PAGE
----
Back then, the DOT still had under contract the agency whose muralists had painted Macaulay’s original design onto the curved wall near the highway, St. Martin said. This time, the graffiti was “pretty extensive over the entire structure,” St. Martin said, and the DOT no longer has a muralist on standby.
Why not create a "percent for placemaking" "highway" (transportation) program? Rather than just focus on public art, although "art" can be interpreted pretty expansively and includes street furnishings, pavement treatments, and other elements, "percent for art" programs should be repositioned as "percent for placemaking" programs, and systematically address treatments that include murals and sculptures, but go beyond it. Places that don't have such programs should be encouraged to create them.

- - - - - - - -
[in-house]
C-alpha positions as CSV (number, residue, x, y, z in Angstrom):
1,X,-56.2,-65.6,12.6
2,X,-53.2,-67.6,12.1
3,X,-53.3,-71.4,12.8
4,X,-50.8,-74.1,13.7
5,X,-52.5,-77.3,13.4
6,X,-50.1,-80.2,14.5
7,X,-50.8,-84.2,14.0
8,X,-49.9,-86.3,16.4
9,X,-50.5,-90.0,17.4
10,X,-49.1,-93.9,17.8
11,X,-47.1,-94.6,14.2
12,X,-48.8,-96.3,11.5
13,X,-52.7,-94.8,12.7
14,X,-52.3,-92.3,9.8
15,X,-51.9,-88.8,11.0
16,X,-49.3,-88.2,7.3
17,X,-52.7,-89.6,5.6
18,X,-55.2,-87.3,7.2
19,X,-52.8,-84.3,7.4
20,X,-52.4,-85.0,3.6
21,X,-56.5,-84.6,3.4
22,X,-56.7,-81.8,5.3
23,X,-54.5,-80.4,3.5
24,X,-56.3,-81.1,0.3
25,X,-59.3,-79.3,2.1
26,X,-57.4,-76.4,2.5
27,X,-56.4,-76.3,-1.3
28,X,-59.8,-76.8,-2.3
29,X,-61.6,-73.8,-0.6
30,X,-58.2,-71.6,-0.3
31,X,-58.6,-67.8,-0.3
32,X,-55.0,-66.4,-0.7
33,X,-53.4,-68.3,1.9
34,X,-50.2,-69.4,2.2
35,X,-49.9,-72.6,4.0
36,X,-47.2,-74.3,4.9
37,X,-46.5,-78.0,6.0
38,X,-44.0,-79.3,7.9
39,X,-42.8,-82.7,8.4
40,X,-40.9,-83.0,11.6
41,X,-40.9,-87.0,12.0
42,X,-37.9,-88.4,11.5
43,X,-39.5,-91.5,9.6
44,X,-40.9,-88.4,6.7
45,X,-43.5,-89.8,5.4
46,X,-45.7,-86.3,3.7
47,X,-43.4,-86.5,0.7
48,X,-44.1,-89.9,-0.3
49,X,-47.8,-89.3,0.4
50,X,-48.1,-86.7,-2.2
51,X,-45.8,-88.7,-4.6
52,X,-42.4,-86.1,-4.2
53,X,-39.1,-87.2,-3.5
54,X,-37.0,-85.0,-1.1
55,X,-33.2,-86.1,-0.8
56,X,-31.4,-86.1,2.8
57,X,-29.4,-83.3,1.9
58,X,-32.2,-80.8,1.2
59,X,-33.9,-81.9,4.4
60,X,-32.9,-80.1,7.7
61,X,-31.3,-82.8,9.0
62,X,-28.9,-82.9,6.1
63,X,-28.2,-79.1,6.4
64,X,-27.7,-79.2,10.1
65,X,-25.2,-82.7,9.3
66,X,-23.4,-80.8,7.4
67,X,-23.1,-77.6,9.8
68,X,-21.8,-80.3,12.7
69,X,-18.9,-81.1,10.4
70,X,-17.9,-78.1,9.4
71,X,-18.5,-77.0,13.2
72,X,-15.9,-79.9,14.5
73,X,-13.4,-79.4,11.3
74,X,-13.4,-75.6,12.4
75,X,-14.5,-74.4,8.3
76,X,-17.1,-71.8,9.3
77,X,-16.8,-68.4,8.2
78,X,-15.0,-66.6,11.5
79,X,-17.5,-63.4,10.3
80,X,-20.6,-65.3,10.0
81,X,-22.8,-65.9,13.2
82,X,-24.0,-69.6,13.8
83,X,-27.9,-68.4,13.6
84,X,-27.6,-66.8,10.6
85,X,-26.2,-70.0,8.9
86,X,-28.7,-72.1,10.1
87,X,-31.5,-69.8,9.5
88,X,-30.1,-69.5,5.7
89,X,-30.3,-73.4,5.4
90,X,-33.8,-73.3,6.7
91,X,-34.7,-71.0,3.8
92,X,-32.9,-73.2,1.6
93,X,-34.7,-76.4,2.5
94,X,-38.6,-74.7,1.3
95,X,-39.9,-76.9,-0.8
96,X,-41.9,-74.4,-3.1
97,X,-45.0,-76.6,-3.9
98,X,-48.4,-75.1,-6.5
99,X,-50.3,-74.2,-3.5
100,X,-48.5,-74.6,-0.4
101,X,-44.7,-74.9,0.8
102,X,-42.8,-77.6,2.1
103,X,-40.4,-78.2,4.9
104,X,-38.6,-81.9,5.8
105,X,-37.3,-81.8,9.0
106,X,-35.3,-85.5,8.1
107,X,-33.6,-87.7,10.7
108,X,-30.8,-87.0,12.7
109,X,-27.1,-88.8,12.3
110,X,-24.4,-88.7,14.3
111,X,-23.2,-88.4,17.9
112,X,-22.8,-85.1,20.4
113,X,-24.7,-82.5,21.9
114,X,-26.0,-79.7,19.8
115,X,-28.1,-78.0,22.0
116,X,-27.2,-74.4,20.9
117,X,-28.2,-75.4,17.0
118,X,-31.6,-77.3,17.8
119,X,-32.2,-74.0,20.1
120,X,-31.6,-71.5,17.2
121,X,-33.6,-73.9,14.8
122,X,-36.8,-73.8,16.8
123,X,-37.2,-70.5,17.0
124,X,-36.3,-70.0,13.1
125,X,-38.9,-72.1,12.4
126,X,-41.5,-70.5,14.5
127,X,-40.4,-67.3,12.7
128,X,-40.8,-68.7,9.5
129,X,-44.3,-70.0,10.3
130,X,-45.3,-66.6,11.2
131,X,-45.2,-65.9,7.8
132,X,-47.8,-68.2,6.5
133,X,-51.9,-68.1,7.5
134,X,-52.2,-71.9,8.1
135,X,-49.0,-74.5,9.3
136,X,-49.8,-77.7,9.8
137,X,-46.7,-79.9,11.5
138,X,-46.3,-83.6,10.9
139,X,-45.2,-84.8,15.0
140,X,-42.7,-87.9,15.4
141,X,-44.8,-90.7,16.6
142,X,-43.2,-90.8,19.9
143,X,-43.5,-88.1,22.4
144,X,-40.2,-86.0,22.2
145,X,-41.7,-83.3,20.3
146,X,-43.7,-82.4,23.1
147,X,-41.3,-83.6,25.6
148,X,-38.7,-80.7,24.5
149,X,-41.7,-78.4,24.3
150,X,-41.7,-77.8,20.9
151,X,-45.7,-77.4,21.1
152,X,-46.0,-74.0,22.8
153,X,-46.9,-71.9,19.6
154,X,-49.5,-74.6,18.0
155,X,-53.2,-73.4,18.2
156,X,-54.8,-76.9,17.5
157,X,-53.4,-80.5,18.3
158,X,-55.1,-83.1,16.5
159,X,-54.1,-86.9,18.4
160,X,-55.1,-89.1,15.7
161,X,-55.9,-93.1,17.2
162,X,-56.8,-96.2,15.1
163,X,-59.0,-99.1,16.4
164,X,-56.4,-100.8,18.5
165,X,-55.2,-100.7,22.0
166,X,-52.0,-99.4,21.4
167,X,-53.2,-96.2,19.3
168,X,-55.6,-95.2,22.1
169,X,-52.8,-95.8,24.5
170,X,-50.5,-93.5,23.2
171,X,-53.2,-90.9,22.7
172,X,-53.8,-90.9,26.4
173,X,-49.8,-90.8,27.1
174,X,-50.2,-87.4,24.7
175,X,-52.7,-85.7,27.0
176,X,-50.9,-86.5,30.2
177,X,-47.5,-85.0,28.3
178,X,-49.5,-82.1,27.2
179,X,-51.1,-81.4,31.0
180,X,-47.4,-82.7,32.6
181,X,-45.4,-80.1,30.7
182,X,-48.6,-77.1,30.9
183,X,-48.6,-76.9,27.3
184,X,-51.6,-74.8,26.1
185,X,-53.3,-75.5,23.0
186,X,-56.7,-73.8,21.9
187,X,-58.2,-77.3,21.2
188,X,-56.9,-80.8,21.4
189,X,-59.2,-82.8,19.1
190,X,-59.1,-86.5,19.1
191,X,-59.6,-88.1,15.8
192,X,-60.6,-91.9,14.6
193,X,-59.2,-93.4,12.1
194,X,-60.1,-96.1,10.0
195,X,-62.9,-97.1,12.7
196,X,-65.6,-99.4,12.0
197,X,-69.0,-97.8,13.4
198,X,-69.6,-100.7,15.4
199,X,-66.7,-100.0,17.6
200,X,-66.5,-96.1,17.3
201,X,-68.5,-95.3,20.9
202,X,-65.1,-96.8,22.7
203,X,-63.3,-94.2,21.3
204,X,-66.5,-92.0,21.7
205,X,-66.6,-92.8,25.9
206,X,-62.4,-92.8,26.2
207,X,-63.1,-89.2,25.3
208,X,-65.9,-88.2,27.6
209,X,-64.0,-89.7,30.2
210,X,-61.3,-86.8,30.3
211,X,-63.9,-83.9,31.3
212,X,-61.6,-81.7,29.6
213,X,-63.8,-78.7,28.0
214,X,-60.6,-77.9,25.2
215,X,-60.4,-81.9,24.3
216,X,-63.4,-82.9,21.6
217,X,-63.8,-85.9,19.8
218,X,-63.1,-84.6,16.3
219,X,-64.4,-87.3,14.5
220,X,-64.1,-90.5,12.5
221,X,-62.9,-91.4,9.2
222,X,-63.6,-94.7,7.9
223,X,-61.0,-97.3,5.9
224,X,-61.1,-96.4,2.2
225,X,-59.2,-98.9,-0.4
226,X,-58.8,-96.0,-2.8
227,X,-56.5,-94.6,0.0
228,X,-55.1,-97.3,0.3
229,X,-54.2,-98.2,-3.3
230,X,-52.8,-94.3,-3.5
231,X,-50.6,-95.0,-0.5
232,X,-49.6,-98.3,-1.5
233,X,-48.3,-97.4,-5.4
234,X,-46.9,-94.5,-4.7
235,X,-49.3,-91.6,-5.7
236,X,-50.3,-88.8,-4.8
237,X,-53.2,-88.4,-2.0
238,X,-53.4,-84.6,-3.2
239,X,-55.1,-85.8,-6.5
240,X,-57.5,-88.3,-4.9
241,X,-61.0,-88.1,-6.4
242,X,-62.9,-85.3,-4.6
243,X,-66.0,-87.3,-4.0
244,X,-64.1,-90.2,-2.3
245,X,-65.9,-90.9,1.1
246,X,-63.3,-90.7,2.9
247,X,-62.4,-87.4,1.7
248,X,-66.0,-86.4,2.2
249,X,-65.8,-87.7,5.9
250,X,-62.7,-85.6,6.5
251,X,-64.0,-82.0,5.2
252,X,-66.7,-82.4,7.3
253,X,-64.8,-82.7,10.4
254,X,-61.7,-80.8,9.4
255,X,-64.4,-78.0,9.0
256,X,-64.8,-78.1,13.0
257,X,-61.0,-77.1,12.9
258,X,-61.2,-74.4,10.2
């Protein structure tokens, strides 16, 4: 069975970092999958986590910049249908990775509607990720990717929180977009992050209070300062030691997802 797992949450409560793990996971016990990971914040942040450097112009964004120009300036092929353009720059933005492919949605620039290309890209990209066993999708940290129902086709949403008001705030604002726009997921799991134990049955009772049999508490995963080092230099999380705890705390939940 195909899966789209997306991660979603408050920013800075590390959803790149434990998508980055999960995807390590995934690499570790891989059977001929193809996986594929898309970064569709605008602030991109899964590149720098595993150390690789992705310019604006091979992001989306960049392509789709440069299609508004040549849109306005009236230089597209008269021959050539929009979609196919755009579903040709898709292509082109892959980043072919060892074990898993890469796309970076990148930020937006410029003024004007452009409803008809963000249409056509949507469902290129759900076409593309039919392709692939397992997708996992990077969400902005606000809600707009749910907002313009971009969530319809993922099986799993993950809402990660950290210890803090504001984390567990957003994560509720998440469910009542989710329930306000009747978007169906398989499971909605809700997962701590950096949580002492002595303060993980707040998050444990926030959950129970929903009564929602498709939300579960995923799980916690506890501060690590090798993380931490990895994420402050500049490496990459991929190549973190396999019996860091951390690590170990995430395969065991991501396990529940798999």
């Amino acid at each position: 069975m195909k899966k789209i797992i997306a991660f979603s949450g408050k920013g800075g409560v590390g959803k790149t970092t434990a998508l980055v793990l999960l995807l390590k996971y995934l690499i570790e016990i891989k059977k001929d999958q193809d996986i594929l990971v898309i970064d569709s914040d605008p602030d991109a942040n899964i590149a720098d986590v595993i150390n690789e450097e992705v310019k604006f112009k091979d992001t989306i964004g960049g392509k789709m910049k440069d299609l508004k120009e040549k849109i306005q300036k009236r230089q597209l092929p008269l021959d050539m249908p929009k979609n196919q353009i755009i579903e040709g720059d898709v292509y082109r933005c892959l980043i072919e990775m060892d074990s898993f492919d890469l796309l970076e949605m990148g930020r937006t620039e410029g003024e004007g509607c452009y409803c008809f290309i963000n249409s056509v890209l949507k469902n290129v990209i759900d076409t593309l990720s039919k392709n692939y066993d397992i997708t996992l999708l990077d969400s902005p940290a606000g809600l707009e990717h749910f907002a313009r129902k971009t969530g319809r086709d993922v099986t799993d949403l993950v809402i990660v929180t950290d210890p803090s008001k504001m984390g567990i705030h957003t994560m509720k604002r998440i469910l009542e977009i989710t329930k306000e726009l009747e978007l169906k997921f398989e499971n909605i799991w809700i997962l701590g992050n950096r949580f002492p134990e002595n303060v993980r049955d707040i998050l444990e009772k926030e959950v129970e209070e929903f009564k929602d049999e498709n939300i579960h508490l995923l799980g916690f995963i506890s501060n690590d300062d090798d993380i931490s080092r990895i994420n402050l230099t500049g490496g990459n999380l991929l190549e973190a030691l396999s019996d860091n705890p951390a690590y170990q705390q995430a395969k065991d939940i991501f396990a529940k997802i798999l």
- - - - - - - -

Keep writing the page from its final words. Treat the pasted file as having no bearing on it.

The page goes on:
Basically, eligible projects should include most of what had been part of the former transportation enhancements program, with the addition of public art elements.
People walk Sunday on a bike path underneath Interstate 135 near freshly painted murals done by the group ICT Army of Artists. (May 1, 2016). Photo: Daniel Salazar The Wichita Eagle.
But it should be done in a systematic fashion, especially with road projects, so elements treated as utilitarian elements like freeway abutments can be made more aesthetically attractive.
Include maintenance as a part of the program. The incident in Providence indicates that there should be funding set aside not just for creating placemaking elements but also for maintaining them. The way to do so would be to include funding for maintenance as part of "percent for placemaking" programs.